Whether their product is a golf club, a car, or a frozen dinner, industrial production managers ensure that production operations meet quality and safety standards, comply with regulations, and stay on schedule. Industrial production managers also plan how to make the best use of equipment and workers to meet their goals, all while keeping costs within budget. They may oversee quality control programs to find any defects in the product and correct the problem causing it. When issues are identified, these managers need to communicate with all of the affected departments, vendors, and contractors. Industrial production managers work in all types of manufacturing plants both in the office and in production areas where they may wear protective gear. Those who specialize in quality control systems generally work in laboratories and factories, but may also find roles in healthcare. Most industrial production managers work full time, and overtime is common. Night or weekend shifts are not unusual, and managers may sometimes need to be on call to deal with emergencies. Industrial production managers typically need a bachelor’s degree and several years of related work experience. Many managers start as production workers, and move up to this position by gaining experience and furthering their education. At large plants, employers may prefer candidates with a graduate degree in business or industrial management.
What they do:
Manage biofuels production and plant operations. Collect and process information on plant production and performance, diagnose problems, and design corrective procedures.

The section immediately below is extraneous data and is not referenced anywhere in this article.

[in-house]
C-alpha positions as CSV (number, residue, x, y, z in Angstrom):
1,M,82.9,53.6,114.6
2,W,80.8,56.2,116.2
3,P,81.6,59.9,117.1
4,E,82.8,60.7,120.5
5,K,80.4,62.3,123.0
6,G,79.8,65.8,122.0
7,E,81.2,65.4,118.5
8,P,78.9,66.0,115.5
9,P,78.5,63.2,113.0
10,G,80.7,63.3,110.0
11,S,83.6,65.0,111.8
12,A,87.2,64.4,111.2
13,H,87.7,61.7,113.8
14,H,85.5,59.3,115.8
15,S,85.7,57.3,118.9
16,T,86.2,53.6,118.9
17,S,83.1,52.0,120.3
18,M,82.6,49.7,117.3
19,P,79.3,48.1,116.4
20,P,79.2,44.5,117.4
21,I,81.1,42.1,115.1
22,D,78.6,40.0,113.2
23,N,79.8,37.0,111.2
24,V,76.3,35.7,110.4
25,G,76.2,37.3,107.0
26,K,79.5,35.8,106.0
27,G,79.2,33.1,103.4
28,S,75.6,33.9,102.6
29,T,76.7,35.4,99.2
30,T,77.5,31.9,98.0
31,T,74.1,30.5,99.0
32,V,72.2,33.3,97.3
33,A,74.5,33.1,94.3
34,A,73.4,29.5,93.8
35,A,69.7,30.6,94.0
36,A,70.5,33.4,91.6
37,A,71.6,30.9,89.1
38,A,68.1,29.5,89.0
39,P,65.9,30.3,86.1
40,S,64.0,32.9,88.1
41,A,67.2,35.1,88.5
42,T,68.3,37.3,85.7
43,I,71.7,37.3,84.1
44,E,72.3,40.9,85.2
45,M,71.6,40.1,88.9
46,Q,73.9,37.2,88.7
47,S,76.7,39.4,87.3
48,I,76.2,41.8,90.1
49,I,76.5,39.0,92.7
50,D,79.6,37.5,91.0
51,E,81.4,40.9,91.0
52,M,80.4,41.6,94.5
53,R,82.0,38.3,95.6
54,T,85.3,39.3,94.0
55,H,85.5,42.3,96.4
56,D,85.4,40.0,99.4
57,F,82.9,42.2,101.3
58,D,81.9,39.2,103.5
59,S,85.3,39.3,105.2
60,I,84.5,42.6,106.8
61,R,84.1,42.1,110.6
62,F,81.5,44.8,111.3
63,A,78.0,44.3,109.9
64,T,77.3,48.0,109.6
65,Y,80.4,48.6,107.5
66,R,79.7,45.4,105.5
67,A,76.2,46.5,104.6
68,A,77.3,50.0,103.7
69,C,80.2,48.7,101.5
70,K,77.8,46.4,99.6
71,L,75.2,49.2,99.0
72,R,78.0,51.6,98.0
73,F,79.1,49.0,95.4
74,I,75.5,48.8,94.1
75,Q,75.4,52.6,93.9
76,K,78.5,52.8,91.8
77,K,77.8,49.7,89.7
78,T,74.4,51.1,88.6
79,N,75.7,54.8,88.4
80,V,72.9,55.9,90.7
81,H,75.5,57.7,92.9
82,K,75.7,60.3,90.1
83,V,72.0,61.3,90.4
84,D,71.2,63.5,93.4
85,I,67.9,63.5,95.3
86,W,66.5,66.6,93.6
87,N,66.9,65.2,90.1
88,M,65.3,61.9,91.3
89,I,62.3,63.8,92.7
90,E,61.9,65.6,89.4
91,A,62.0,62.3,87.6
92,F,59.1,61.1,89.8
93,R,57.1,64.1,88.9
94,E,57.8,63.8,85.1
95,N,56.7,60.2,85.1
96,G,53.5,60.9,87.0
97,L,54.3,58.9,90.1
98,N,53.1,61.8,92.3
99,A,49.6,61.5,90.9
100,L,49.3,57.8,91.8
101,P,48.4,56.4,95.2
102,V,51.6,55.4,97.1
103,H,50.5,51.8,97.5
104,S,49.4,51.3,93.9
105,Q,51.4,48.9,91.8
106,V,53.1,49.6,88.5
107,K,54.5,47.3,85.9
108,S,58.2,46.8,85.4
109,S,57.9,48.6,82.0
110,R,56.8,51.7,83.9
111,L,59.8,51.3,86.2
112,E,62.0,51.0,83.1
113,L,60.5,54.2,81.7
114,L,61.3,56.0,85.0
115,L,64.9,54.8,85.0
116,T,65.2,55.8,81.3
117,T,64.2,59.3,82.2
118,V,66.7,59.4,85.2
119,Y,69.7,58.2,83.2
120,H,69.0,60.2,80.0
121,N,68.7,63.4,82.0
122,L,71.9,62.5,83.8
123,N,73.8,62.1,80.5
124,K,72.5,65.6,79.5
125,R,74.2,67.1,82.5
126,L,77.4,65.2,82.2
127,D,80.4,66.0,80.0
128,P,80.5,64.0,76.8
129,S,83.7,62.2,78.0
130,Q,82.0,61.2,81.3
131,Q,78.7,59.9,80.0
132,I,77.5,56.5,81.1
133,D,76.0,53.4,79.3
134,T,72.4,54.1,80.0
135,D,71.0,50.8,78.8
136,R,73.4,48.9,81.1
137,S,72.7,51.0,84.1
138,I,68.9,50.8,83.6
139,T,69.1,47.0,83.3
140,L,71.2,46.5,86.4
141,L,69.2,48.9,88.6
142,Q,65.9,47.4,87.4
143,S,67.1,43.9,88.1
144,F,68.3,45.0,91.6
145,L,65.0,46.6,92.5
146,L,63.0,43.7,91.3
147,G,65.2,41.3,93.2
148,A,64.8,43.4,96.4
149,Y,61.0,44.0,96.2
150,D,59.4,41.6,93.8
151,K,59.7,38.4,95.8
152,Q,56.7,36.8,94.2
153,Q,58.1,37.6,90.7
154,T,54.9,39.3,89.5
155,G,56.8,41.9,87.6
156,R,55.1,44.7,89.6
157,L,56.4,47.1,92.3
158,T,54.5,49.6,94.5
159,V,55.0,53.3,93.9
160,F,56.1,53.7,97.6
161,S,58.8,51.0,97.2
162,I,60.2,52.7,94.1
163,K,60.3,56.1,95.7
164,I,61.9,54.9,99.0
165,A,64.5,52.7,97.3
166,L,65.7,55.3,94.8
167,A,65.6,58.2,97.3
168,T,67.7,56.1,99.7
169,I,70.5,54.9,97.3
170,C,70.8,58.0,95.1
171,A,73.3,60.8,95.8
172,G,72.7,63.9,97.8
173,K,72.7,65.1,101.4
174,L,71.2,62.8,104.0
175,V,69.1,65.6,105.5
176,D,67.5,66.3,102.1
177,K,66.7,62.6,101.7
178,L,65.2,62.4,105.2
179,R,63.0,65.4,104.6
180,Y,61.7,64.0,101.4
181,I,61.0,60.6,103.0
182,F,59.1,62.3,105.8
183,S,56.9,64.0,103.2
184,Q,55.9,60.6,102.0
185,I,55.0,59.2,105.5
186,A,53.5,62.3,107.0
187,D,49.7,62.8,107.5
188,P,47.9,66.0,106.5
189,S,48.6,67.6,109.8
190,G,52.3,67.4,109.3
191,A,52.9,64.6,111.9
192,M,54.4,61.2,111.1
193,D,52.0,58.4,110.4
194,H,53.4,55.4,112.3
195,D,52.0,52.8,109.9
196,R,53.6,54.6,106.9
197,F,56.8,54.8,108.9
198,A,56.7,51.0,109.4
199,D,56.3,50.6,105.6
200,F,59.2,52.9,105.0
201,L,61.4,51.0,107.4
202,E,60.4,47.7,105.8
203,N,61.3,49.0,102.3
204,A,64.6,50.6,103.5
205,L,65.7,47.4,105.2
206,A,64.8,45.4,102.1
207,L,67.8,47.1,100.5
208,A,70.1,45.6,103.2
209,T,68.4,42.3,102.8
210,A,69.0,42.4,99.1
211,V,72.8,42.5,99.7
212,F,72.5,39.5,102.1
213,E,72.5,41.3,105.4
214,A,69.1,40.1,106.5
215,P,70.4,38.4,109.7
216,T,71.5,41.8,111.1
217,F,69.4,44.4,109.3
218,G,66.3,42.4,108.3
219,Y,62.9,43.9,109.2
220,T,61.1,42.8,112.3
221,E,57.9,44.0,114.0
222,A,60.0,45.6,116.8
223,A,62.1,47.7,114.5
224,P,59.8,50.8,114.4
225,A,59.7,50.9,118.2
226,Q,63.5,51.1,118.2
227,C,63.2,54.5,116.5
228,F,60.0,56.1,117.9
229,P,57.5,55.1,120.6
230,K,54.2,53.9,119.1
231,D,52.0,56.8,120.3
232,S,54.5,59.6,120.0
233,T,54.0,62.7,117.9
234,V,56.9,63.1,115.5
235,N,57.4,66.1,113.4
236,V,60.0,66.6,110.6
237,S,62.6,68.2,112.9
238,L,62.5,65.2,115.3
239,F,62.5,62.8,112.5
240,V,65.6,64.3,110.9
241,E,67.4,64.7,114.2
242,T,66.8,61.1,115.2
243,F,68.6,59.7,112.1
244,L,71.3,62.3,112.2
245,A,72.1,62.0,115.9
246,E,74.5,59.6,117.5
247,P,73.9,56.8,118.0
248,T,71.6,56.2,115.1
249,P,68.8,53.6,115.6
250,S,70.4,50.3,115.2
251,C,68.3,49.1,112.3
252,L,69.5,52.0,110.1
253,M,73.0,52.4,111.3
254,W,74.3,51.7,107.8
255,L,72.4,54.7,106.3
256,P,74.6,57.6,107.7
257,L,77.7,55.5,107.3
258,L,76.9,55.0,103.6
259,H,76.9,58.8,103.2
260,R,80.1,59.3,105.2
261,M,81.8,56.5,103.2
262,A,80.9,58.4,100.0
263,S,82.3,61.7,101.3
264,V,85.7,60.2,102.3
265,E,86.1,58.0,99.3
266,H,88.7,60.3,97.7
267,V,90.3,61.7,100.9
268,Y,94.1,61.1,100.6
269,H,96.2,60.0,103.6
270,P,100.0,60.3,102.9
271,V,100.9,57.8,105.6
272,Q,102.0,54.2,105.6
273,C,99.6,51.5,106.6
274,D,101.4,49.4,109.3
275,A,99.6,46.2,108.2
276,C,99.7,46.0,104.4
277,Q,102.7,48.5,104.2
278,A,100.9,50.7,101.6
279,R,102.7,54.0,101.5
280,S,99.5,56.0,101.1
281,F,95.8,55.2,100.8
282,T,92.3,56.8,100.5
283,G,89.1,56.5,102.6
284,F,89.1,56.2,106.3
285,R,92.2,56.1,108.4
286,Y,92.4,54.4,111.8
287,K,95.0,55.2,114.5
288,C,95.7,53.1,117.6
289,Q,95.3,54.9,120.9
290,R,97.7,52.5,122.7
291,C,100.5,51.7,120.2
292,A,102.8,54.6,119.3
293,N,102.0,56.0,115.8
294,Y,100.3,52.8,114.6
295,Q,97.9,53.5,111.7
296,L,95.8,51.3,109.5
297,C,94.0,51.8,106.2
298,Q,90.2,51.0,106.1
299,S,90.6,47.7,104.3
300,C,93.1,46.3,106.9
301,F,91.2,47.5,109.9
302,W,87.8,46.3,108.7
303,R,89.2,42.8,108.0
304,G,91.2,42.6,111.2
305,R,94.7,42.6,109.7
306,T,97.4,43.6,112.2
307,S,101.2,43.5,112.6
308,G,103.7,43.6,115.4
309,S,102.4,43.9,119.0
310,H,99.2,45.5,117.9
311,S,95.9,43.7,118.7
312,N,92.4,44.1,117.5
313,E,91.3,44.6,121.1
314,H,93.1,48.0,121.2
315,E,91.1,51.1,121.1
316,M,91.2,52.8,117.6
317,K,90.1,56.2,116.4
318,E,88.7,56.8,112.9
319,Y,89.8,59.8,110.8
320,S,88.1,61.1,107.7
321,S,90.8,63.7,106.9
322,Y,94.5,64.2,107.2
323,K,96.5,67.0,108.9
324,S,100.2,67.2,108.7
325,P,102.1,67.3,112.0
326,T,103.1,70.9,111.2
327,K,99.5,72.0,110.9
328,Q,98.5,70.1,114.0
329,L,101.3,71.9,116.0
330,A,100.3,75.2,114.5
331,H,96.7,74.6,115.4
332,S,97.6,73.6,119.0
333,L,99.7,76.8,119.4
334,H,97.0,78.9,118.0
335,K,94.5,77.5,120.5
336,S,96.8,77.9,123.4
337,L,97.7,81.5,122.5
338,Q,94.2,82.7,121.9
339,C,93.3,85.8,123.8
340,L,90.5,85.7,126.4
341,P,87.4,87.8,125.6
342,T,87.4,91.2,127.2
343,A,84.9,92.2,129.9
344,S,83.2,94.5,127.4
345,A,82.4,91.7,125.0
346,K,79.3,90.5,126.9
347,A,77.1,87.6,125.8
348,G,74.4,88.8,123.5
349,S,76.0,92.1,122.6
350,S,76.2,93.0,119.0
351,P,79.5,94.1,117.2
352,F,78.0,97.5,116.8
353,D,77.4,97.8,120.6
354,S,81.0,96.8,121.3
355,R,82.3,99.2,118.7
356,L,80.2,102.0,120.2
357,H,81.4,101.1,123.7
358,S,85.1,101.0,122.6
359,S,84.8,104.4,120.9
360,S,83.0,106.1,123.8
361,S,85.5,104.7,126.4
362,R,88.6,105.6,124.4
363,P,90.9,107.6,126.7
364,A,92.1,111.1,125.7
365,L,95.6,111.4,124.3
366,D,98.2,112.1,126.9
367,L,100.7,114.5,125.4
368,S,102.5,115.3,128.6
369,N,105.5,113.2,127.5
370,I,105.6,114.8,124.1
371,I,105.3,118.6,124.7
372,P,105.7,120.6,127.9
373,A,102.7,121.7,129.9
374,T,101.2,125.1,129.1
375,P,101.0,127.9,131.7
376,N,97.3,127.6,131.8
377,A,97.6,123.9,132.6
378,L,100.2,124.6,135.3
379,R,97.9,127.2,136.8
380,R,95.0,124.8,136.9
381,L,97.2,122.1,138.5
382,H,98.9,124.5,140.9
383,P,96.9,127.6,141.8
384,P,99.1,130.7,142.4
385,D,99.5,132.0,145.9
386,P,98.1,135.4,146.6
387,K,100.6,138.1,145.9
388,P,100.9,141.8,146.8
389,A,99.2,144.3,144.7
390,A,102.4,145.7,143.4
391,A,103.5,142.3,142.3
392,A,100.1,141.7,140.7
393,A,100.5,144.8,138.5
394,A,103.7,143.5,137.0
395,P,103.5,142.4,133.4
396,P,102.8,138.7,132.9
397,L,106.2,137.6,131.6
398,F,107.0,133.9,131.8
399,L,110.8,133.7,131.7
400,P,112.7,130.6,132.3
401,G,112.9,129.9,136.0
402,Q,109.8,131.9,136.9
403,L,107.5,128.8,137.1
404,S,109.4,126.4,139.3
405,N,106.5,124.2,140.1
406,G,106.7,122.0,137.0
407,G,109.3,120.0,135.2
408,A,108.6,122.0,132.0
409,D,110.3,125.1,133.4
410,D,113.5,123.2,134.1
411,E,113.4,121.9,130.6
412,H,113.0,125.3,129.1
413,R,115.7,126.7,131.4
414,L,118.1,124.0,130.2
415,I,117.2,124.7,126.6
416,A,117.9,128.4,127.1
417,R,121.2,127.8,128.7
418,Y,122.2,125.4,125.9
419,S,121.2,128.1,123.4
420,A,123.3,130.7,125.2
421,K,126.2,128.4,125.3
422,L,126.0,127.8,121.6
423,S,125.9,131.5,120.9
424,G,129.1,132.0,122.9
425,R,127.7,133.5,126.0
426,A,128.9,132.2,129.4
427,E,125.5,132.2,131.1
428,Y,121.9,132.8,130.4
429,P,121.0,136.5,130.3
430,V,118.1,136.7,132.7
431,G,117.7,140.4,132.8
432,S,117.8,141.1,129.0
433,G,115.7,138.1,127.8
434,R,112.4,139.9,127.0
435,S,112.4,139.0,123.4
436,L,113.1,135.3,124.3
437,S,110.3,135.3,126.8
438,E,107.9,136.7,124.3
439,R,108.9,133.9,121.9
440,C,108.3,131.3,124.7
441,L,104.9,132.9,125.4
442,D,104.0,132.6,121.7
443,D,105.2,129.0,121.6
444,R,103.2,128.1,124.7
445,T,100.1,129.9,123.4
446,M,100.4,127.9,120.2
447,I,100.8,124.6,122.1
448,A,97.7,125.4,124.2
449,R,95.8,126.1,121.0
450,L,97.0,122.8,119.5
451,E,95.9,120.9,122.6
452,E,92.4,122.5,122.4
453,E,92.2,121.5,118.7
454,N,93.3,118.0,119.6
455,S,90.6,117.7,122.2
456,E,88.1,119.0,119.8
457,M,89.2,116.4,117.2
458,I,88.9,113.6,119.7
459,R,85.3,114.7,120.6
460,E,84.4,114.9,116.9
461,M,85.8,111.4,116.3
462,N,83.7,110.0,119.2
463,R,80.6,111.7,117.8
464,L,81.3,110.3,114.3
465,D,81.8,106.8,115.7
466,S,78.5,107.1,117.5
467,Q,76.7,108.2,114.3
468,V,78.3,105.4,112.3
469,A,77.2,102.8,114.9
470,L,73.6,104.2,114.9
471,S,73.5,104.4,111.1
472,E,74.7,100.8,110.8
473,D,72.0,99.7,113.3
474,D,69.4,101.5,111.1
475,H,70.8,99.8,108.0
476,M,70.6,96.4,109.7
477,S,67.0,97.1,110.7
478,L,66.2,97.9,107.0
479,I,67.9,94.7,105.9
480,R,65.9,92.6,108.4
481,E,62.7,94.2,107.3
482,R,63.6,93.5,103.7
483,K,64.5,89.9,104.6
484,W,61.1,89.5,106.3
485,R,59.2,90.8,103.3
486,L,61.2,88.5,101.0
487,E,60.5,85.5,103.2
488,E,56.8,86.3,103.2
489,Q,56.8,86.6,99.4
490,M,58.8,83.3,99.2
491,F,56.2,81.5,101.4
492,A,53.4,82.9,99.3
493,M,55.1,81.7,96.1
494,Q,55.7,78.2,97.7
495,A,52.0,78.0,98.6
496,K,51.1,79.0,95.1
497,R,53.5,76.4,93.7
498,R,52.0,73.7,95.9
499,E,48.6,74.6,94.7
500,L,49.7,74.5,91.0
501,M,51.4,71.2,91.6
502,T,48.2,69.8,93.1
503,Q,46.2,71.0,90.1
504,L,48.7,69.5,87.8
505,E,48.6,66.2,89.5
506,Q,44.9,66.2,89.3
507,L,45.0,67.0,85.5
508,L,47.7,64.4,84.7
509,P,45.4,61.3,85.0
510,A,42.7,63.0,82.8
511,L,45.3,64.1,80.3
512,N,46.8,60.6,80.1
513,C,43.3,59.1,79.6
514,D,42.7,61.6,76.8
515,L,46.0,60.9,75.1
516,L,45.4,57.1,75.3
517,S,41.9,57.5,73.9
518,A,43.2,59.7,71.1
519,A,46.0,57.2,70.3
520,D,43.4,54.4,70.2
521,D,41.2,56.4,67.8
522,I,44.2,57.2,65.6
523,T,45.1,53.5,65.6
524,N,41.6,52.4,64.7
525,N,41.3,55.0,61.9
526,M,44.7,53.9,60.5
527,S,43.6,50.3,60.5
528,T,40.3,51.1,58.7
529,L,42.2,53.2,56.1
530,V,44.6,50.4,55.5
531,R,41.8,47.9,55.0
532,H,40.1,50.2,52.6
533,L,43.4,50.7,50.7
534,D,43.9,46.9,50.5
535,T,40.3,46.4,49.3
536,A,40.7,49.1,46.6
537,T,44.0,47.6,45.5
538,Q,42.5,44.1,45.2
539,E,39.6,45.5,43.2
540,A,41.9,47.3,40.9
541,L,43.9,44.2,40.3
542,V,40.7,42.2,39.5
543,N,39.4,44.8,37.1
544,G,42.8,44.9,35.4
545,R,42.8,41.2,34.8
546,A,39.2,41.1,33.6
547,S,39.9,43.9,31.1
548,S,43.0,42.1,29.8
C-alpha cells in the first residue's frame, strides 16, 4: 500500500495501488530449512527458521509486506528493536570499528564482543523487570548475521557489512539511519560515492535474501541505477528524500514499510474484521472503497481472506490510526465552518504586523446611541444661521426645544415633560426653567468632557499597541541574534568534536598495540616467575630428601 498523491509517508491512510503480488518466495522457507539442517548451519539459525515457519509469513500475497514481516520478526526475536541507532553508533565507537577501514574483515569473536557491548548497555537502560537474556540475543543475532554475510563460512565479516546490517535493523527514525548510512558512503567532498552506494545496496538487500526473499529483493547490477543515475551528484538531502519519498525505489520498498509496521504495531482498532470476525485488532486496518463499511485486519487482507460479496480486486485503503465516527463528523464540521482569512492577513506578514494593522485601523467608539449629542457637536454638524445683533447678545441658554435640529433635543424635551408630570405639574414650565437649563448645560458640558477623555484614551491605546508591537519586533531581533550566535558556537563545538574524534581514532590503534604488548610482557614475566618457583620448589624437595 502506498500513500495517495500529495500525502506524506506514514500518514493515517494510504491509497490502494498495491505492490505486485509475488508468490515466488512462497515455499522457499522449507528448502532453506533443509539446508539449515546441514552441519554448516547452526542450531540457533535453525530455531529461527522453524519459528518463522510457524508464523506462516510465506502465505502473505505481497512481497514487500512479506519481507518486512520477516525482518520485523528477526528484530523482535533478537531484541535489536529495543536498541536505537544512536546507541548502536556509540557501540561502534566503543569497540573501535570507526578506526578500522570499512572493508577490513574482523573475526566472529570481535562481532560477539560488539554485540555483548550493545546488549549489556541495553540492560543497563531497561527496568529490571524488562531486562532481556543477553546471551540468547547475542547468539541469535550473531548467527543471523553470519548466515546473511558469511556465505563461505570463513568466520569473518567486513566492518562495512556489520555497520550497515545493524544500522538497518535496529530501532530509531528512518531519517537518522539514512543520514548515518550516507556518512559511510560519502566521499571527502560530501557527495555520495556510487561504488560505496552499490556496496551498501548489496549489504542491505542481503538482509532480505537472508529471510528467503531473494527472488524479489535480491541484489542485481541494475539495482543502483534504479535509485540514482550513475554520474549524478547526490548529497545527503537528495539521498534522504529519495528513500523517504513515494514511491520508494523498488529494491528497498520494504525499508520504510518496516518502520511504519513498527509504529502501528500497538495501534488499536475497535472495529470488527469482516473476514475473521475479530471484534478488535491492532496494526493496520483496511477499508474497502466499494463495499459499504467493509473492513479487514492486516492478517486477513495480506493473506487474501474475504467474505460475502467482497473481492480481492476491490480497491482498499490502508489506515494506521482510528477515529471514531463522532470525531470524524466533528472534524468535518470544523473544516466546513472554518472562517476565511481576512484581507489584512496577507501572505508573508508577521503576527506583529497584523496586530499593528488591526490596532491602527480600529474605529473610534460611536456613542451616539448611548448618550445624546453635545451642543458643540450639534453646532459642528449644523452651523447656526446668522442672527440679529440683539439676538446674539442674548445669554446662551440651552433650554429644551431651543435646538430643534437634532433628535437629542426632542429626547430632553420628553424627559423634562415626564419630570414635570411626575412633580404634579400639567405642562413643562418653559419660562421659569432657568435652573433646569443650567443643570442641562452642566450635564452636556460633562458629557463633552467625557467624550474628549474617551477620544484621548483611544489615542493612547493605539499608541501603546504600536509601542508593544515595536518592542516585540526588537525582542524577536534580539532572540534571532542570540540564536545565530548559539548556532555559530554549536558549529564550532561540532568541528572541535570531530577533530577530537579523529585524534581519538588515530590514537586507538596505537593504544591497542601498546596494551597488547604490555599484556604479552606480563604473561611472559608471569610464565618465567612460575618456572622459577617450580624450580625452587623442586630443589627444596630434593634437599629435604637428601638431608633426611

On the job, you would:
Supervise production employees in the manufacturing of biofuels, such as biodiesel or ethanol.
Manage operations at biofuels power generation facilities, including production, shipping, maintenance, or quality assurance activities.
Provide direction to employees to ensure compliance with biofuels plant safety, environmental, or operational standards and regulations.
Manufactured or Agricultural Goods
manufacture and distribution of products
human resources (HR)
Engineering and Technology
product and service development
Math and Science
reading work related information
thinking about the pros and cons of different ways to solve a problem
noticing a problem and figuring out the best way to solve it
selecting and managing the best workers for a job
managing your time and the time of other people
listen and understand what people say
communicate by speaking
pay attention to something without being distracted
do two or more things at the same time
Ideas and Logic
notice when problems happen
use rules to solve problems
quickly compare groups of letters, numbers, pictures, or other things
People interested in this work like activities that include leading, making decisions, and business.